The battle between the medical establishment and Prof Tim Noakes will be rejoined again on Monday at the Belmont Conference Centre in Rondebosch. Followers of the bizarre saga are looking forward in anticipation to an exciting finale to a confrontation that has been brewing for nearly four years, ever since Noakes participated in “The Great Centenary Debate” at the University of Cape Town’s Faculty of Health Sciences in December 2012.
Back then, Noakes challenged the long-held idea that eating fats clogs arteries, instead admitting that his own research on carbohydrates (including the ‘benefits’ of carbo-loading before long distance marathon running), was wrong. Drawing on his own experience contracting Type II Diabetes, and re-examining the evidence, Noakes came to the conclusion that increasing insulin resistance from eating too many refined carbohydrates was the main cause of the obesity epidemic and was the biggest threat to societal health, both in South Africa, and across the world.
I have challenged convention seven times and have been proved right six times. The HPCSA hearing will be the seventh.” Prof Noakes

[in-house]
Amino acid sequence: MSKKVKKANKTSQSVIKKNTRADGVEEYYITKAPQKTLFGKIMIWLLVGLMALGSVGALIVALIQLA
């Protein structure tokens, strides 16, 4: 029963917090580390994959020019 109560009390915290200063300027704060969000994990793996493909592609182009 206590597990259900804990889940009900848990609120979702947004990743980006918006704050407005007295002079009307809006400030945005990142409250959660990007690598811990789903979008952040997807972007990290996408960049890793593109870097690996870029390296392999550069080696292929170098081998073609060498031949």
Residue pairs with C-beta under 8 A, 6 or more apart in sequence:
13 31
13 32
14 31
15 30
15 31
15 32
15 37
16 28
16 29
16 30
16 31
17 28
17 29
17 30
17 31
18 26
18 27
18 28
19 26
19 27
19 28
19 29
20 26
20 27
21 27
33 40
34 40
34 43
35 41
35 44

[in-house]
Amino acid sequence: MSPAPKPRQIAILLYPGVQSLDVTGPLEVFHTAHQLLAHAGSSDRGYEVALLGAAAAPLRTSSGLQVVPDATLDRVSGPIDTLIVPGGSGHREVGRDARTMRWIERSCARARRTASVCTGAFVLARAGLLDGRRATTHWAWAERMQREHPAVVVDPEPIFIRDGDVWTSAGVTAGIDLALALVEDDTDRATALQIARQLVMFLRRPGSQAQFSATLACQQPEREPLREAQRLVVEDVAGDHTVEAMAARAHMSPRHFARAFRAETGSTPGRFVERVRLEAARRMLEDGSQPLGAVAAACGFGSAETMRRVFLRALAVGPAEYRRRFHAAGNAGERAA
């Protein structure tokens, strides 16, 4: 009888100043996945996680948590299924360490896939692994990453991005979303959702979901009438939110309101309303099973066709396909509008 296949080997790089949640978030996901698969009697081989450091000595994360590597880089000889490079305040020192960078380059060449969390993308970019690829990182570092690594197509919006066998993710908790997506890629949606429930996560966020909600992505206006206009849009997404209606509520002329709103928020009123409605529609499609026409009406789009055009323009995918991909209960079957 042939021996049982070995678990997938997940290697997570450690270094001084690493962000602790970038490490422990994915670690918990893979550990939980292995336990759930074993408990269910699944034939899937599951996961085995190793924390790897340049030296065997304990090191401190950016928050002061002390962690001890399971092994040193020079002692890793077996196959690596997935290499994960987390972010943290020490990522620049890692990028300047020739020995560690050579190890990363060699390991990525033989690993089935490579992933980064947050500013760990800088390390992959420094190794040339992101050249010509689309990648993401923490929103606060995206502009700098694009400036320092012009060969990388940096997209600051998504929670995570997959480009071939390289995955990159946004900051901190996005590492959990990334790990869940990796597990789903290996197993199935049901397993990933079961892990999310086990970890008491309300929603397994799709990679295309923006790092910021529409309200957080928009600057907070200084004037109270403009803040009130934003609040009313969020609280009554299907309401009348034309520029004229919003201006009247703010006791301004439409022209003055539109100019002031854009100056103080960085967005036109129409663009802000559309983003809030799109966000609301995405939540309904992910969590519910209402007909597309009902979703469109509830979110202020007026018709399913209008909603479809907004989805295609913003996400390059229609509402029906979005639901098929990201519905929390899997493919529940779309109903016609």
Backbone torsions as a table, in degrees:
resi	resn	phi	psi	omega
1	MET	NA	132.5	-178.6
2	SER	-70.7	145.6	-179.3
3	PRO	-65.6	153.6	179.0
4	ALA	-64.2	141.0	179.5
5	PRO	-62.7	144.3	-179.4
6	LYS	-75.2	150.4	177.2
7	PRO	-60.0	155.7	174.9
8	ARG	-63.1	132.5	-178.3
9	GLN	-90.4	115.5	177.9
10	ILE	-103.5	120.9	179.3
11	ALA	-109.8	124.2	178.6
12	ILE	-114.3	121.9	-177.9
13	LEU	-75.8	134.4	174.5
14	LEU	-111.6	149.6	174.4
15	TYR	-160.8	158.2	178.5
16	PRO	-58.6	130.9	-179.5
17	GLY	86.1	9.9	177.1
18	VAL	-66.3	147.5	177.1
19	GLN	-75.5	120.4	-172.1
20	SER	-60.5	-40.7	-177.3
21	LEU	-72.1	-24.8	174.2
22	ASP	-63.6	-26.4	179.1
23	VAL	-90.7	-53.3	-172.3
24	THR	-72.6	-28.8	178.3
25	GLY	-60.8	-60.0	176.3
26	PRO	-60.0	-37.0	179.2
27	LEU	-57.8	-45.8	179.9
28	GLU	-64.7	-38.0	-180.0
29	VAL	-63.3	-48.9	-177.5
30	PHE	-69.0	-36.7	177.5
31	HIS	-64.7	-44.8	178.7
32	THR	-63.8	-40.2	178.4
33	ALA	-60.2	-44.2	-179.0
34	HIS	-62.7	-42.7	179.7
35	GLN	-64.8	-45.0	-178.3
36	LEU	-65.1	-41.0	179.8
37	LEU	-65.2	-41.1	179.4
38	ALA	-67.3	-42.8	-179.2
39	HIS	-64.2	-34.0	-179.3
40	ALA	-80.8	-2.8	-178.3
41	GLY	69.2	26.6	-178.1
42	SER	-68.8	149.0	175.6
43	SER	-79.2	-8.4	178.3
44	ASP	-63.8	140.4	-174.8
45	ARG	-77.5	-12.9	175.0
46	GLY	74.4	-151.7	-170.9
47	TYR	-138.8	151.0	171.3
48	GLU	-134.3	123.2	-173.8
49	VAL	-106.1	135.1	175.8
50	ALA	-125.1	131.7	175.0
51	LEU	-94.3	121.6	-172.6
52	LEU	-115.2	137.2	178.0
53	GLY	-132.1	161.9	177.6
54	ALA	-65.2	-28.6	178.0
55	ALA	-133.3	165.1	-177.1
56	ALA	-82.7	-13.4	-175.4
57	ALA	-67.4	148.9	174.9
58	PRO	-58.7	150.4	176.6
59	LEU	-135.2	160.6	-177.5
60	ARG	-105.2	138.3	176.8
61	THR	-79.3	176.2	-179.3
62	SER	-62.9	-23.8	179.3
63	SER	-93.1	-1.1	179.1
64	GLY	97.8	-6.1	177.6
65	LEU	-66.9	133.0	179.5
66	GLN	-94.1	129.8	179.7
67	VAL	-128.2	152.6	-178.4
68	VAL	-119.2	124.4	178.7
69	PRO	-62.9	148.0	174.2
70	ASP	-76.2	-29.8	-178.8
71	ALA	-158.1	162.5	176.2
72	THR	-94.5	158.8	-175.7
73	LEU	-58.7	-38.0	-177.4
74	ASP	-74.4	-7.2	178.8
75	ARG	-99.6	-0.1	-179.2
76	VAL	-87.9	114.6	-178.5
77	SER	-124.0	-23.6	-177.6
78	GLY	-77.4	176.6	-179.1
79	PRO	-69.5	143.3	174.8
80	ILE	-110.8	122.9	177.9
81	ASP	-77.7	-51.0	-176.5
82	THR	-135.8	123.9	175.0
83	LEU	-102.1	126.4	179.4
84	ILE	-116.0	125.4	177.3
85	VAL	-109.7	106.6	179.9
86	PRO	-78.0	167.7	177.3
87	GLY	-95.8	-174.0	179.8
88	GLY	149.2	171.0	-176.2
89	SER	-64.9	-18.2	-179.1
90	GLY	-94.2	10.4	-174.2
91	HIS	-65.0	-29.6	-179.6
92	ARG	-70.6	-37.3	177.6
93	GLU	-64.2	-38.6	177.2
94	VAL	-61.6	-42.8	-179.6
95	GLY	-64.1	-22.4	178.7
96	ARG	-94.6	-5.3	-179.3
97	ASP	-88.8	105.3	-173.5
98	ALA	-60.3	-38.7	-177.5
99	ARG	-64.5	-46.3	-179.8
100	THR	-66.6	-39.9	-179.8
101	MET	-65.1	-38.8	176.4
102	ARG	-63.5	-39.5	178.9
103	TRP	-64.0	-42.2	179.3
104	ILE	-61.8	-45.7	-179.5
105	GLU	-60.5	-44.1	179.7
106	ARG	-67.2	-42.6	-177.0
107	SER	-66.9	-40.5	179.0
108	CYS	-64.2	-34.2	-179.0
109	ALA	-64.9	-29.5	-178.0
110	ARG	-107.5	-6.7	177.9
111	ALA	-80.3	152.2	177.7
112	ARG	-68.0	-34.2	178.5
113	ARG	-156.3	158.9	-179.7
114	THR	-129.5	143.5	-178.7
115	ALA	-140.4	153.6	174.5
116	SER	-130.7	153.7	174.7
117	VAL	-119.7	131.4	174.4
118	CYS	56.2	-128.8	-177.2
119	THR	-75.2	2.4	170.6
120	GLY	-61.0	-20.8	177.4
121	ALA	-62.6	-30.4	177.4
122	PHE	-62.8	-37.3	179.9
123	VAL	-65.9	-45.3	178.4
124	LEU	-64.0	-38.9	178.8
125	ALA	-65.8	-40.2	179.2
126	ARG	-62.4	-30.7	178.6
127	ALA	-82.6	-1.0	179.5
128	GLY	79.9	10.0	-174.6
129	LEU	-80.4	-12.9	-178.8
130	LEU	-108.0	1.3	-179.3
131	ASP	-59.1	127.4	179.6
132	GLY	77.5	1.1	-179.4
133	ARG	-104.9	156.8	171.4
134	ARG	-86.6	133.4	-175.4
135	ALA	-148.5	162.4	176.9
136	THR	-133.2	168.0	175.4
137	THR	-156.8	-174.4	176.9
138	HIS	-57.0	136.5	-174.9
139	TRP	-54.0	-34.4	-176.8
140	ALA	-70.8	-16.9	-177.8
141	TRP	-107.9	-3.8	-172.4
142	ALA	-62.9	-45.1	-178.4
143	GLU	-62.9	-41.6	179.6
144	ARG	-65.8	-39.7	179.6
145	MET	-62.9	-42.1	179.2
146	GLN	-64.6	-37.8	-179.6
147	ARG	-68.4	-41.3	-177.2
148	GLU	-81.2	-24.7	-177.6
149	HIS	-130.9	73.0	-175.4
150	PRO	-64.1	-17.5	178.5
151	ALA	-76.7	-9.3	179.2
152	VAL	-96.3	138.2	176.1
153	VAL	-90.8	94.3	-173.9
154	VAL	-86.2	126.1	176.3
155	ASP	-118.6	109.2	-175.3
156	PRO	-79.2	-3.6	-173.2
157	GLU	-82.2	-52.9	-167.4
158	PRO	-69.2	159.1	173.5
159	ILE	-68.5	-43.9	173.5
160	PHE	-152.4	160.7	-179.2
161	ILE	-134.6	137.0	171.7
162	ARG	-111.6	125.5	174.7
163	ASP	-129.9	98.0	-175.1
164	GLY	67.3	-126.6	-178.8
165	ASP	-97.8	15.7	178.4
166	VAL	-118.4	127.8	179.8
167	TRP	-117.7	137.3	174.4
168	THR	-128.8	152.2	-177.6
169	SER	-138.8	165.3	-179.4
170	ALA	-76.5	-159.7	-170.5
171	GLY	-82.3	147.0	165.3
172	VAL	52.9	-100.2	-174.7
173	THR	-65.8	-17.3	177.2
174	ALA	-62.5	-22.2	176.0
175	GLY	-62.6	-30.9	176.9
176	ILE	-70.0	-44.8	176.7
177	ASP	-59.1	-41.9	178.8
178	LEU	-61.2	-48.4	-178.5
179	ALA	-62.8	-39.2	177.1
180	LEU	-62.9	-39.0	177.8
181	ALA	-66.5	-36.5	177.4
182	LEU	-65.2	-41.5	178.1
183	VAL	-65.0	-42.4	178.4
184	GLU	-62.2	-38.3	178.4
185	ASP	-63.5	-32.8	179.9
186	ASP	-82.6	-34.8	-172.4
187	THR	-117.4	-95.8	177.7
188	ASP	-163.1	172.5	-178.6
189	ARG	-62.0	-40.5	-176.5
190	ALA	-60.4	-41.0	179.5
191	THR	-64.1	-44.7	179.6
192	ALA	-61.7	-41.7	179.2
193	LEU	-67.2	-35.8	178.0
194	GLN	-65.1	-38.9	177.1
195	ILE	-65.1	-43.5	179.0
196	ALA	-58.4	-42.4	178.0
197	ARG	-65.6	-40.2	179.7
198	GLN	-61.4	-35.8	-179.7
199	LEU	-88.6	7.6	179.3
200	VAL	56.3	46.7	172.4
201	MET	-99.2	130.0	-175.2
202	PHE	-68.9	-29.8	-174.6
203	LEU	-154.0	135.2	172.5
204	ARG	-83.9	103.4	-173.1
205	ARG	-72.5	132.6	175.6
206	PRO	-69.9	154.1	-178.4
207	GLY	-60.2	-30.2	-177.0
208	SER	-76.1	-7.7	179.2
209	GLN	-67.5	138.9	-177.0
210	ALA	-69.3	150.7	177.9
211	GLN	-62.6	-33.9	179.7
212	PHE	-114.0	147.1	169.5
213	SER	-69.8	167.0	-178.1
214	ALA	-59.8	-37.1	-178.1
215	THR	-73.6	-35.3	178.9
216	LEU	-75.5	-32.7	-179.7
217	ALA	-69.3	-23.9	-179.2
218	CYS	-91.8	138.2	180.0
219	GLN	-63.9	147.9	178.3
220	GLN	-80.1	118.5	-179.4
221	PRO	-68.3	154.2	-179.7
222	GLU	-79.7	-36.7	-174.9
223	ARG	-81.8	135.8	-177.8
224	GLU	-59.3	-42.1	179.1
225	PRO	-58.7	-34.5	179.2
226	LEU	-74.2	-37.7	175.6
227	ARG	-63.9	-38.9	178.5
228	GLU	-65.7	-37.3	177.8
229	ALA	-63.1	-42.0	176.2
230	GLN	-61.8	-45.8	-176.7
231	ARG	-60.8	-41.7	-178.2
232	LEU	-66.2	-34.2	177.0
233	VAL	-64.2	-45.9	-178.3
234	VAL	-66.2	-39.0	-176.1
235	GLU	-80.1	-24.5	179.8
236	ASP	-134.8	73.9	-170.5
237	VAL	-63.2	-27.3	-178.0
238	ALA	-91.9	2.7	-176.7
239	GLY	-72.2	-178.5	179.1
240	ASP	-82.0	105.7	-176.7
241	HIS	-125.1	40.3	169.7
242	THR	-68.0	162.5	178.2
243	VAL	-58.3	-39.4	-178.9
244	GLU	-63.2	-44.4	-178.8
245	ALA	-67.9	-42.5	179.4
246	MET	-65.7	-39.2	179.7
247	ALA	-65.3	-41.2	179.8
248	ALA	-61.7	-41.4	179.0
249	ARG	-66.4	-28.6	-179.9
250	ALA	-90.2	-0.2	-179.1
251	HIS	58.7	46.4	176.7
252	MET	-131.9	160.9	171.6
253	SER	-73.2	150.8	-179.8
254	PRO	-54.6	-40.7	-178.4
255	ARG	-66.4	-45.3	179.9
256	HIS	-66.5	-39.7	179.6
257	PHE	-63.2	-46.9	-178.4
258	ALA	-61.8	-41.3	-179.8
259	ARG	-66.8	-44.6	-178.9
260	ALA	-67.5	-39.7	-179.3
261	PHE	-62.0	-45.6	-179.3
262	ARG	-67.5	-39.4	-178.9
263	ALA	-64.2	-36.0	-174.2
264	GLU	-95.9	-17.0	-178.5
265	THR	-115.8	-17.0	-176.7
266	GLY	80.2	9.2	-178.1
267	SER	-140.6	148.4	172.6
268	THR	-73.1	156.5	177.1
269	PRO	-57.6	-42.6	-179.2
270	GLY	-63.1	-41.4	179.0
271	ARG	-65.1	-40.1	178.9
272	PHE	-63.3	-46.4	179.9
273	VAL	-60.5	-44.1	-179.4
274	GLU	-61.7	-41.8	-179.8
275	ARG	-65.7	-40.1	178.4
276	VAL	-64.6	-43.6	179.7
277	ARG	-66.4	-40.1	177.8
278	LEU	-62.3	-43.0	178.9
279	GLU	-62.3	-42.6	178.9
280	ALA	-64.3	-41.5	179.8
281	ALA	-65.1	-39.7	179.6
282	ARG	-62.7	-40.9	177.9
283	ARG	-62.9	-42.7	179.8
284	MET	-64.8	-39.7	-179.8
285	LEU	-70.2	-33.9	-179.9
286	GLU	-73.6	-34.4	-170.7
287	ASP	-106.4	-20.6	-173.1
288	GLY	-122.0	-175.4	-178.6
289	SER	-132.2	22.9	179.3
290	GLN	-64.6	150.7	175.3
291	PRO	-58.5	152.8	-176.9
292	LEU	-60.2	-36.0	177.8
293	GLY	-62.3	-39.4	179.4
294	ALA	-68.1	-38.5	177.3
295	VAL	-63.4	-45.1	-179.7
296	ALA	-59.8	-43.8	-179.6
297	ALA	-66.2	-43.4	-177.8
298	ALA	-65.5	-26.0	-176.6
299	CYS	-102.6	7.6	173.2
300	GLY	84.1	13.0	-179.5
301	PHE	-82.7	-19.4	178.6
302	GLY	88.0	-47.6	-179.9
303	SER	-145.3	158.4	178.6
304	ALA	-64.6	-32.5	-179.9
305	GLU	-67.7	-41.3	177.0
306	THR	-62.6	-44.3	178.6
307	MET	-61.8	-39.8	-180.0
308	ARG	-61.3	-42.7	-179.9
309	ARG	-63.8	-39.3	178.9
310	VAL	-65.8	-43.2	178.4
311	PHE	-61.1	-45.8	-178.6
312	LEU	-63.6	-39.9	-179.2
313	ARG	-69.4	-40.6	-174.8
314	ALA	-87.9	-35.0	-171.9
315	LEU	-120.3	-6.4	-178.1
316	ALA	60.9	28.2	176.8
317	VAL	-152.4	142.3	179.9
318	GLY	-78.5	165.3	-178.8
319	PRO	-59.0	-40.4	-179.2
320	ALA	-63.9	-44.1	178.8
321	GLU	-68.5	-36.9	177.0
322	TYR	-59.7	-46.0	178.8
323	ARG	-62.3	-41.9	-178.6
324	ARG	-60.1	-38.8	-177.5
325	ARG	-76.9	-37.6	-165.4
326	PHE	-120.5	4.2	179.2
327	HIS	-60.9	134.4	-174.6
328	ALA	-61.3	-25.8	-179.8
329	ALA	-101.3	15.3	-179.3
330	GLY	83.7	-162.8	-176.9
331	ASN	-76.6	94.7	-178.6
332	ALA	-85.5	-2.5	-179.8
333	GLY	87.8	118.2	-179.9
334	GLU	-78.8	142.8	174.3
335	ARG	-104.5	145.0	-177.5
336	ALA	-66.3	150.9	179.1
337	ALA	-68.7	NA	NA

In February 2014, Noakes joined a Twitter conversation focused on breastfeeding mothers and their babies, weighing in with the advice that babies should be weaned onto a low-carb, healthy fat (LCHF) diet. This became the basis of the charge brought against him by the Health Professions Council of South Africa (HPCSA) in early 2015. He is accused of unprofessional conduct for giving unconventional advice to a breastfeeding mother, and further that such advice was dangerous.
It is likely that the HPCSA had no idea of the forces it was dealing with on both sides of the debate. The intention was for the matter to be quickly settled at a hearing to be held in May 2015, and for the errant professor to be rapped over the knuckles and retire quietly to his home in Cape Town.
That hearing never even got underway as it turned out that one of the members of the HPCSA panel had a biased interest in the case and was disqualified.
The second hearing, held in November 2015, was characterised by the incompetence of the HPCSA legal team, who were completely unprepared. As well as ignorance, on behalf of the case’s chief witness, Professor Este Vorster, who saw fit to pronounce on the ethics of the doctor-patient relationship over Twitter, despite not understanding social media, nor even having a Twitter account herself. Worse was to come: her own guidelines for 6-12-month-old babies (which became the official South African guidelines) omits the inclusion of carbohydrate-based foods in the diet. She defended this position by asserting that mothers of six-month-old babies were supposed to assume from her guidelines that so-called traditional staples of porridge would be the foundation of the diet. This, despite her own review of the evidence for carbs finding that these are generally lacking in the nutrients required by infants, and that a diet of healthy fish and animal products, such sardines, chicken and offal should be recommended.